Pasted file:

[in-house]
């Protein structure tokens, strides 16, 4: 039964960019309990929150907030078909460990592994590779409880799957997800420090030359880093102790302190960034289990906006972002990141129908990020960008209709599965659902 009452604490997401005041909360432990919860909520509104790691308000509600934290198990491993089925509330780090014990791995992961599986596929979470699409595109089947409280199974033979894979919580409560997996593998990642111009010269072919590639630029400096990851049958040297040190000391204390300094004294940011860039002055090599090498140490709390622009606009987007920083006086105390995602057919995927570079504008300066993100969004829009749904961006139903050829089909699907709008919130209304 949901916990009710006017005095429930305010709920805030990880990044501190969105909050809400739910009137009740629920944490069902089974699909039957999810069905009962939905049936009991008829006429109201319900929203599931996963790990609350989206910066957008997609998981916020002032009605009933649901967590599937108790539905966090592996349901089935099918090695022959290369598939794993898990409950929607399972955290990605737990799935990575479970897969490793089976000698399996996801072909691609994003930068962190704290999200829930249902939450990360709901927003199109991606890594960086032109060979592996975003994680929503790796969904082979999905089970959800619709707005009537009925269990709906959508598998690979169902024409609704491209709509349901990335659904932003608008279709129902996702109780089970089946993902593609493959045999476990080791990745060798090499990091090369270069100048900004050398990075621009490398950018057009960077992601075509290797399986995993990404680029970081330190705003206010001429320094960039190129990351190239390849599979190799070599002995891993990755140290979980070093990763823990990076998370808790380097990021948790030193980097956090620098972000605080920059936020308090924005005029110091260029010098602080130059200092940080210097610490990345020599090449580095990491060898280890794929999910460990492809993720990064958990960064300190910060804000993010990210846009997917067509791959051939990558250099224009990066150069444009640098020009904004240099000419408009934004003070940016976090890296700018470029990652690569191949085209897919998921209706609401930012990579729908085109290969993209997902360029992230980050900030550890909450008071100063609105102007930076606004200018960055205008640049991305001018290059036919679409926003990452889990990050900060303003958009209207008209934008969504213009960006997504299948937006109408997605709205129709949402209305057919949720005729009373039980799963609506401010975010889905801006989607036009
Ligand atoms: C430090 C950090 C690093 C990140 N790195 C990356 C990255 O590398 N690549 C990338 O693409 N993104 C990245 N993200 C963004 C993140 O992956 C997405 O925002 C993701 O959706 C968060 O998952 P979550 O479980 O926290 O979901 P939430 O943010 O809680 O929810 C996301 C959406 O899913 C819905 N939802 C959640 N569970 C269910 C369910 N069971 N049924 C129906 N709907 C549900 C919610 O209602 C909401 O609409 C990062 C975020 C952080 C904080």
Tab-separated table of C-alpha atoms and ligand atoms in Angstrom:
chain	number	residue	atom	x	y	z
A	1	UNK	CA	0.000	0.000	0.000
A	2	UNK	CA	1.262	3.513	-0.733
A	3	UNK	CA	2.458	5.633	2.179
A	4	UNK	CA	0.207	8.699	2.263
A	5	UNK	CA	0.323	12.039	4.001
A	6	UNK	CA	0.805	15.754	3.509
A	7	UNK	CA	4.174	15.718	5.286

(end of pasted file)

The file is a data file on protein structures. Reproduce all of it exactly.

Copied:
[in-house]
């Protein structure tokens, strides 16, 4: 039964960019309990929150907030078909460990592994590779409880799957997800420090030359880093102790302190960034289990906006972002990141129908990020960008209709599965659902 009452604490997401005041909360432990919860909520509104790691308000509600934290198990491993089925509330780090014990791995992961599986596929979470699409595109089947409280199974033979894979919580409560997996593998990642111009010269072919590639630029400096990851049958040297040190000391204390300094004294940011860039002055090599090498140490709390622009606009987007920083006086105390995602057919995927570079504008300066993100969004829009749904961006139903050829089909699907709008919130209304 949901916990009710006017005095429930305010709920805030990880990044501190969105909050809400739910009137009740629920944490069902089974699909039957999810069905009962939905049936009991008829006429109201319900929203599931996963790990609350989206910066957008997609998981916020002032009605009933649901967590599937108790539905966090592996349901089935099918090695022959290369598939794993898990409950929607399972955290990605737990799935990575479970897969490793089976000698399996996801072909691609994003930068962190704290999200829930249902939450990360709901927003199109991606890594960086032109060979592996975003994680929503790796969904082979999905089970959800619709707005009537009925269990709906959508598998690979169902024409609704491209709509349901990335659904932003608008279709129902996702109780089970089946993902593609493959045999476990080791990745060798090499990091090369270069100048900004050398990075621009490398950018057009960077992601075509290797399986995993990404680029970081330190705003206010001429320094960039190129990351190239390849599979190799070599002995891993990755140290979980070093990763823990990076998370808790380097990021948790030193980097956090620098972000605080920059936020308090924005005029110091260029010098602080130059200092940080210097610490990345020599090449580095990491060898280890794929999910460990492809993720990064958990960064300190910060804000993010990210846009997917067509791959051939990558250099224009990066150069444009640098020009904004240099000419408009934004003070940016976090890296700018470029990652690569191949085209897919998921209706609401930012990579729908085109290969993209997902360029992230980050900030550890909450008071100063609105102007930076606004200018960055205008640049991305001018290059036919679409926003990452889990990050900060303003958009209207008209934008969504213009960006997504299948937006109408997605709205129709949402209305057919949720005729009373039980799963609506401010975010889905801006989607036009
Ligand atoms: C430090 C950090 C690093 C990140 N790195 C990356 C990255 O590398 N690549 C990338 O693409 N993104 C990245 N993200 C963004 C993140 O992956 C997405 O925002 C993701 O959706 C968060 O998952 P979550 O479980 O926290 O979901 P939430 O943010 O809680 O929810 C996301 C959406 O899913 C819905 N939802 C959640 N569970 C269910 C369910 N069971 N049924 C129906 N709907 C549900 C919610 O209602 C909401 O609409 C990062 C975020 C952080 C904080």
Tab-separated table of C-alpha atoms and ligand atoms in Angstrom:
chain	number	residue	atom	x	y	z
A	1	UNK	CA	0.000	0.000	0.000
A	2	UNK	CA	1.262	3.513	-0.733
A	3	UNK	CA	2.458	5.633	2.179
A	4	UNK	CA	0.207	8.699	2.263
A	5	UNK	CA	0.323	12.039	4.001
A	6	UNK	CA	0.805	15.754	3.509
A	7	UNK	CA	4.174	15.718	5.286